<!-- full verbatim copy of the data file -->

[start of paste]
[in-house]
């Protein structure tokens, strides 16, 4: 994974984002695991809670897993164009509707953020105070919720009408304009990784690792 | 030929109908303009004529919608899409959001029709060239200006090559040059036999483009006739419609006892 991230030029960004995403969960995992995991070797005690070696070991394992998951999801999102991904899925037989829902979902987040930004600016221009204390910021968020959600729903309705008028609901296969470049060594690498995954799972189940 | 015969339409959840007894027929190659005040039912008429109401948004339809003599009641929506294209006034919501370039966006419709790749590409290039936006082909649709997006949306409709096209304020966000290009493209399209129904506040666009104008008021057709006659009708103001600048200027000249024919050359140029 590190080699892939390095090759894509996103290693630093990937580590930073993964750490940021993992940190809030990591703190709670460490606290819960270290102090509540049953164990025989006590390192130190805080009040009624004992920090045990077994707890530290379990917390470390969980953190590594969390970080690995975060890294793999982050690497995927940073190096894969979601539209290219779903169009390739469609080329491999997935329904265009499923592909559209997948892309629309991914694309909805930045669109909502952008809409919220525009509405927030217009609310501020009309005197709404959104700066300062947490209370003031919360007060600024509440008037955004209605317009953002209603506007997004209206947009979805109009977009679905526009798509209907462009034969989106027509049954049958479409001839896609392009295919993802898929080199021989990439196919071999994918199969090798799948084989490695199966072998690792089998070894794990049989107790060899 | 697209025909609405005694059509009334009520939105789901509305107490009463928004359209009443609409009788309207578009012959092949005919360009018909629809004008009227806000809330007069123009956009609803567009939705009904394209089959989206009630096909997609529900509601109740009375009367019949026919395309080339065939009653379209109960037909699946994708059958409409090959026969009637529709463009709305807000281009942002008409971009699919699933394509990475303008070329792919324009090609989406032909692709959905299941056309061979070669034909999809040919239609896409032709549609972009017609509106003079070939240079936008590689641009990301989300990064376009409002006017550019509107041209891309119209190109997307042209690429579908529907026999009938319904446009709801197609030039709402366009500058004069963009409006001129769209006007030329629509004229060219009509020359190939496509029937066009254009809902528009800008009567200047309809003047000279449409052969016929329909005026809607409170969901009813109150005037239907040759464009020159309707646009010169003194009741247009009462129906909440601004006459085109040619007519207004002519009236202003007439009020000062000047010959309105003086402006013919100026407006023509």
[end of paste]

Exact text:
[in-house]
């Protein structure tokens, strides 16, 4: 994974984002695991809670897993164009509707953020105070919720009408304009990784690792 | 030929109908303009004529919608899409959001029709060239200006090559040059036999483009006739419609006892 991230030029960004995403969960995992995991070797005690070696070991394992998951999801999102991904899925037989829902979902987040930004600016221009204390910021968020959600729903309705008028609901296969470049060594690498995954799972189940 | 015969339409959840007894027929190659005040039912008429109401948004339809003599009641929506294209006034919501370039966006419709790749590409290039936006082909649709997006949306409709096209304020966000290009493209399209129904506040666009104008008021057709006659009708103001600048200027000249024919050359140029 590190080699892939390095090759894509996103290693630093990937580590930073993964750490940021993992940190809030990591703190709670460490606290819960270290102090509540049953164990025989006590390192130190805080009040009624004992920090045990077994707890530290379990917390470390969980953190590594969390970080690995975060890294793999982050690497995927940073190096894969979601539209290219779903169009390739469609080329491999997935329904265009499923592909559209997948892309629309991914694309909805930045669109909502952008809409919220525009509405927030217009609310501020009309005197709404959104700066300062947490209370003031919360007060600024509440008037955004209605317009953002209603506007997004209206947009979805109009977009679905526009798509209907462009034969989106027509049954049958479409001839896609392009295919993802898929080199021989990439196919071999994918199969090798799948084989490695199966072998690792089998070894794990049989107790060899 | 697209025909609405005694059509009334009520939105789901509305107490009463928004359209009443609409009788309207578009012959092949005919360009018909629809004008009227806000809330007069123009956009609803567009939705009904394209089959989206009630096909997609529900509601109740009375009367019949026919395309080339065939009653379209109960037909699946994708059958409409090959026969009637529709463009709305807000281009942002008409971009699919699933394509990475303008070329792919324009090609989406032909692709959905299941056309061979070669034909999809040919239609896409032709549609972009017609509106003079070939240079936008590689641009990301989300990064376009409002006017550019509107041209891309119209190109997307042209690429579908529907026999009938319904446009709801197609030039709402366009500058004069963009409006001129769209006007030329629509004229060219009509020359190939496509029937066009254009809902528009800008009567200047309809003047000279449409052969016929329909005026809607409170969901009813109150005037239907040759464009020159309707646009010169003194009741247009009462129906909440601004006459085109040619007519207004002519009236202003007439009020000062000047010959309105003086402006013919100026407006023509």